Big Data, Big Problems

Editor in chief

Few people in my social circles, including my close friends and family, understand what I do for a living. They know I edit and write for magazines, and some know the magazines focus on electricity. But few know the difference between electricity generation and transmission and distribution–and even fewer care.

That’s probably why I was excited during vacation when I met a friend’s neighbor. Through small talk, I discovered she’s in charge of data warehousing at a large investor-owned utility. I told her about my job (and I’m disappointed she had never seen POWERGRID International magazine). I explained the magazine’s focus and that it covers most everything smart grid.

Her response surprised me.

“We don’t like smart grid.”

I suspected it’s because data collected through smart meters and other smart grid devices is filling up her data warehouse. I was right.

She said they–IT folks–don’t know what the utility wants them to do with all the data, and she doesn’t see much value in it. It has increased her workload and makes her job more difficult.

She also said her utility worked with a local contractor to create a smart home the public could tour to learn about smart metering and the utility’s smart grid program. Again, she doesn’t see the value, so she hasn’t taken the tour, she said.

I’ve heard many discussions about the need for utility IT and operations personnel to work together as devices are installed on the grid to collect more data. The article “Merging the IT and Operations Silos” beginning on Page 24 includes utility chief information officers’ comments on this topic.

And on Page 64, Ron Chebra of DNV KEMA Energy & Sustainability explores big data and asks what, when and how the data will be used. Those questions need to be answered where my friend’s neighbor works.

Her candid comments illustrate it’s time for utilities to address the massive amounts of data beginning to stream into their IT departments. In addition, utilities must determine which information is important and then inform and educate their IT personnel.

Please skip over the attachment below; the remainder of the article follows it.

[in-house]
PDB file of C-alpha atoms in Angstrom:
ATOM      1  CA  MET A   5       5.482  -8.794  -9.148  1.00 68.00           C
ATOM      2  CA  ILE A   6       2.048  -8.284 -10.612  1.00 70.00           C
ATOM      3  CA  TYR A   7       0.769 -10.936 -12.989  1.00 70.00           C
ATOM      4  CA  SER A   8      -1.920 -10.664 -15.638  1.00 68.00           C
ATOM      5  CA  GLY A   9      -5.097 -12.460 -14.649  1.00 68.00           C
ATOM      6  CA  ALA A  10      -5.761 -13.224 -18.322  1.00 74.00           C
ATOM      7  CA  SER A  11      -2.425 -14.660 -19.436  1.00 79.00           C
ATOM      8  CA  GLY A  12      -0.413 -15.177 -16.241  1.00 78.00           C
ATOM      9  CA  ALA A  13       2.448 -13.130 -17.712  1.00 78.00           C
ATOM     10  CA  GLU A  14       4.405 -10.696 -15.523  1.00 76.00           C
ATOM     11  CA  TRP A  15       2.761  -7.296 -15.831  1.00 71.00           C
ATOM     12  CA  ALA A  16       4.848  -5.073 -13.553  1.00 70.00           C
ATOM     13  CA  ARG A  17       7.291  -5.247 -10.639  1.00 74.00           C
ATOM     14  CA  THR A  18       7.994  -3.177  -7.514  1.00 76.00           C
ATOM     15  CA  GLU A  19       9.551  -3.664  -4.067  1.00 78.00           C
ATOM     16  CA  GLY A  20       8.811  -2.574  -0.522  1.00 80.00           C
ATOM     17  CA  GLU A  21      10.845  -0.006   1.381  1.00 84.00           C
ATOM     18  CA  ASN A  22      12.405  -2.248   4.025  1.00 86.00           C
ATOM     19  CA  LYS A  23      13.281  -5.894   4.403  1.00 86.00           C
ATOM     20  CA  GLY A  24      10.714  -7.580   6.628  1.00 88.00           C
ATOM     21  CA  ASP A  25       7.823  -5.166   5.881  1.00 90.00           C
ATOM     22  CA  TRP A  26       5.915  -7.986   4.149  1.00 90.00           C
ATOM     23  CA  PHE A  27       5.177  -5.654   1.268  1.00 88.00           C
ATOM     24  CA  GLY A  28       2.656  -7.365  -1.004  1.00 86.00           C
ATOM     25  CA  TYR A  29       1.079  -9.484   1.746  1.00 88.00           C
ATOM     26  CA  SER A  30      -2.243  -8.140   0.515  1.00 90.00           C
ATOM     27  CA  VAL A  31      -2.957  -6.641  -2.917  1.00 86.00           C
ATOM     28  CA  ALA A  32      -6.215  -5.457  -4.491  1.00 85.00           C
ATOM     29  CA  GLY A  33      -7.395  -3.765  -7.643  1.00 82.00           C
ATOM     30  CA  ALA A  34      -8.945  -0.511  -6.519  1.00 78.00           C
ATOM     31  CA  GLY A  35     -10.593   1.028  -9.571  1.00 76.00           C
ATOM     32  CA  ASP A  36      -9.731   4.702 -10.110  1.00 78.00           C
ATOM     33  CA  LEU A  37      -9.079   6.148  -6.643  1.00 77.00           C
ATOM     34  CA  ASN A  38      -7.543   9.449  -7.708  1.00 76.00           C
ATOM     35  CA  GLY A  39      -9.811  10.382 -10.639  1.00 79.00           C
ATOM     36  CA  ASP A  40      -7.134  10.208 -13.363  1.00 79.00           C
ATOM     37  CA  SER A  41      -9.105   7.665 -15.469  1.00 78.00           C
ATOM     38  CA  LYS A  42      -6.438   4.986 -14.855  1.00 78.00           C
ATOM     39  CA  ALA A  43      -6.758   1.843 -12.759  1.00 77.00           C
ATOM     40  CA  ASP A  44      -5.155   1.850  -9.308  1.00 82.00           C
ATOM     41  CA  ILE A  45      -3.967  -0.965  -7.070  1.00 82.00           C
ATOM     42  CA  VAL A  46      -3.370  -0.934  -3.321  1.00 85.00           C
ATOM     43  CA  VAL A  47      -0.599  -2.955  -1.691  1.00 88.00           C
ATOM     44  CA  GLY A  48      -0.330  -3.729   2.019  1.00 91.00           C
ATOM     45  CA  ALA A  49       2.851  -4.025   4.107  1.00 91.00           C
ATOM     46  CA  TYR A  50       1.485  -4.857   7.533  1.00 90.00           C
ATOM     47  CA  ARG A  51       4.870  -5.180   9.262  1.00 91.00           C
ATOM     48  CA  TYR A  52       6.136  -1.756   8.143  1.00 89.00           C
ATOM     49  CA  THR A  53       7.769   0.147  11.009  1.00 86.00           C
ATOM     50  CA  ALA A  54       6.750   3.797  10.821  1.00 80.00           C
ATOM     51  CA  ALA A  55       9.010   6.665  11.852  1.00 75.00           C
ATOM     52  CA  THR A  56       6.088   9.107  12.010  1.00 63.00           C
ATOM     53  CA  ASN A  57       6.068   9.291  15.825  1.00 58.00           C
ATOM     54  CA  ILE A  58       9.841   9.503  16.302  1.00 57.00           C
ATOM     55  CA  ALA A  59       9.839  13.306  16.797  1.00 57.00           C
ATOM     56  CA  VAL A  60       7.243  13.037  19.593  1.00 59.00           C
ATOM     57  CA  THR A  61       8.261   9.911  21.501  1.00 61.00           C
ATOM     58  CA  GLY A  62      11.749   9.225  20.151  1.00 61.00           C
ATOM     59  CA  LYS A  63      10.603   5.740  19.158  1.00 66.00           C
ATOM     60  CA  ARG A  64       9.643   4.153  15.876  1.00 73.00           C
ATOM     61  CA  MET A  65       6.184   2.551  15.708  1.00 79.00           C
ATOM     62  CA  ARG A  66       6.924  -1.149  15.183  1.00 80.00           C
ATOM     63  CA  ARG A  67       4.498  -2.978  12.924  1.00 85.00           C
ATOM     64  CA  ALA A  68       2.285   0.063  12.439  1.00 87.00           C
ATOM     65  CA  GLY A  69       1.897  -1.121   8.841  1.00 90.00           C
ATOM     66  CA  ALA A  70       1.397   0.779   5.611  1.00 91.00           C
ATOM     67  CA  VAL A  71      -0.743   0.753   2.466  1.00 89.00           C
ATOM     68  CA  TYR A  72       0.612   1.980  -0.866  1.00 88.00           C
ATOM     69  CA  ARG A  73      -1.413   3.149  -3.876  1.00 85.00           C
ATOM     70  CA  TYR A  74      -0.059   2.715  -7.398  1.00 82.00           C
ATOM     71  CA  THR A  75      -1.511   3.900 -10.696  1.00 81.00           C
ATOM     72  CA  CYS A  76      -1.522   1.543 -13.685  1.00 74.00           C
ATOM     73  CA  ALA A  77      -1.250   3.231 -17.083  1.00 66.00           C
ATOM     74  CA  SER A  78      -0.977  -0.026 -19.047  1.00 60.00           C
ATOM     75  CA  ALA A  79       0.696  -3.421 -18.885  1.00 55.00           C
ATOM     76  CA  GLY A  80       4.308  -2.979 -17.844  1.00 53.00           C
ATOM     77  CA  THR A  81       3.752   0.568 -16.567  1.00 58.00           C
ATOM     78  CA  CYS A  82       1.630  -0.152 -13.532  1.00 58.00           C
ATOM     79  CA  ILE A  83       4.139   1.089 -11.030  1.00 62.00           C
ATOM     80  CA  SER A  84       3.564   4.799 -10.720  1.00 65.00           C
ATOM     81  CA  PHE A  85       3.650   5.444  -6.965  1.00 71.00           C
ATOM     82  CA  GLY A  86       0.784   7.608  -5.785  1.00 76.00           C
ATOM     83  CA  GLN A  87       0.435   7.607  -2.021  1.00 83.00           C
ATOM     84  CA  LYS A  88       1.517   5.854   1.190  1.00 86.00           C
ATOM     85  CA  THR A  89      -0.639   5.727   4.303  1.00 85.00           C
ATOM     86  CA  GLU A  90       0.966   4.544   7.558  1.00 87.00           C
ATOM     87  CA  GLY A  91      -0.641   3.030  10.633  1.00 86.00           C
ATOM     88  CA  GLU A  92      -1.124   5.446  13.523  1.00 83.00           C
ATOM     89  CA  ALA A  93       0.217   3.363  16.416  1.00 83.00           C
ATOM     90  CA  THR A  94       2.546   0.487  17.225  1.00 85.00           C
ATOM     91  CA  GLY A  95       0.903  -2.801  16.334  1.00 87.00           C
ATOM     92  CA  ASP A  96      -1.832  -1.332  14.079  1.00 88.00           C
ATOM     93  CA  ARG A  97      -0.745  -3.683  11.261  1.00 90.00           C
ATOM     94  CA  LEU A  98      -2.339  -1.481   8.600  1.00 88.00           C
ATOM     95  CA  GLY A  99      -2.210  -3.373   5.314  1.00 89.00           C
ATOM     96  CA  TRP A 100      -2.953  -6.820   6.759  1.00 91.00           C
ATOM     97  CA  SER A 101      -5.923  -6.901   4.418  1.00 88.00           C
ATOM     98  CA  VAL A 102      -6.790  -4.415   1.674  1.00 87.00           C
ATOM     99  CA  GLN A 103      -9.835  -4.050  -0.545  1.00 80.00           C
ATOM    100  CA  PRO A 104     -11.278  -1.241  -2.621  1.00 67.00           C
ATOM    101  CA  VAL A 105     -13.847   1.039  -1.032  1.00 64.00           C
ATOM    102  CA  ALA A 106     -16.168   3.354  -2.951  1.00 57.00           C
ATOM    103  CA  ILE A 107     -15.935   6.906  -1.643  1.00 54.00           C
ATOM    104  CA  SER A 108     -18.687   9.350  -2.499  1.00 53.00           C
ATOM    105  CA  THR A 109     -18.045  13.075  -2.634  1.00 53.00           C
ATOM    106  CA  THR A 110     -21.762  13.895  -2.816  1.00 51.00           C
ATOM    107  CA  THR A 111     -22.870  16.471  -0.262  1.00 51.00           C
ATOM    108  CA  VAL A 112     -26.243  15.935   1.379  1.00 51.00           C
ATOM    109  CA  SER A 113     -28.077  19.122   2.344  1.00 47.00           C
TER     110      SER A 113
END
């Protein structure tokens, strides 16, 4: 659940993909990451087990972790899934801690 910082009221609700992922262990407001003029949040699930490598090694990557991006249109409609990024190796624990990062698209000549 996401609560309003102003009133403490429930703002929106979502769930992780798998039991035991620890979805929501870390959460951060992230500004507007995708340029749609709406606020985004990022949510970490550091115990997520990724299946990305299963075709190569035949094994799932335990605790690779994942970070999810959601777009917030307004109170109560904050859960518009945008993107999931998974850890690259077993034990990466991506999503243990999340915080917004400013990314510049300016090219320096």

No one likes to be buried in work they don’t understand, especially when it seems less important than their other duties. Maybe the operations personnel at this woman’s utility should start the education process by passing along a copy of POWERGRID International.

To the Editor

Very good article in the June 2012 Power Grid International magazine. It is kind of funny how as a utility, we are always trying to stop unwanted people from getting into our substations, but many times we make it too easy for them. The picture on Page 14 of the magazine illustrates my thoughts. Someone conveniently put a dumpster next to the fence, making it easy for someone to climb over and get into the substation. Also, there is a ladder in the picture for them to climb back out. Maybe your next article for the magazine should be called “How Utilities are Shooting Themselves in the Foot.”

Alan F. Schweighart, Manager of Operations and Engineering
Eastern Illini Electric Cooperative

Editor’s response: The dumpster is for sure a security breach. The ladder in the photo, however, could belong to the crew working in the substation. We’re hoping they took it with them when they left. And good eye! That ladder is hard to spot.

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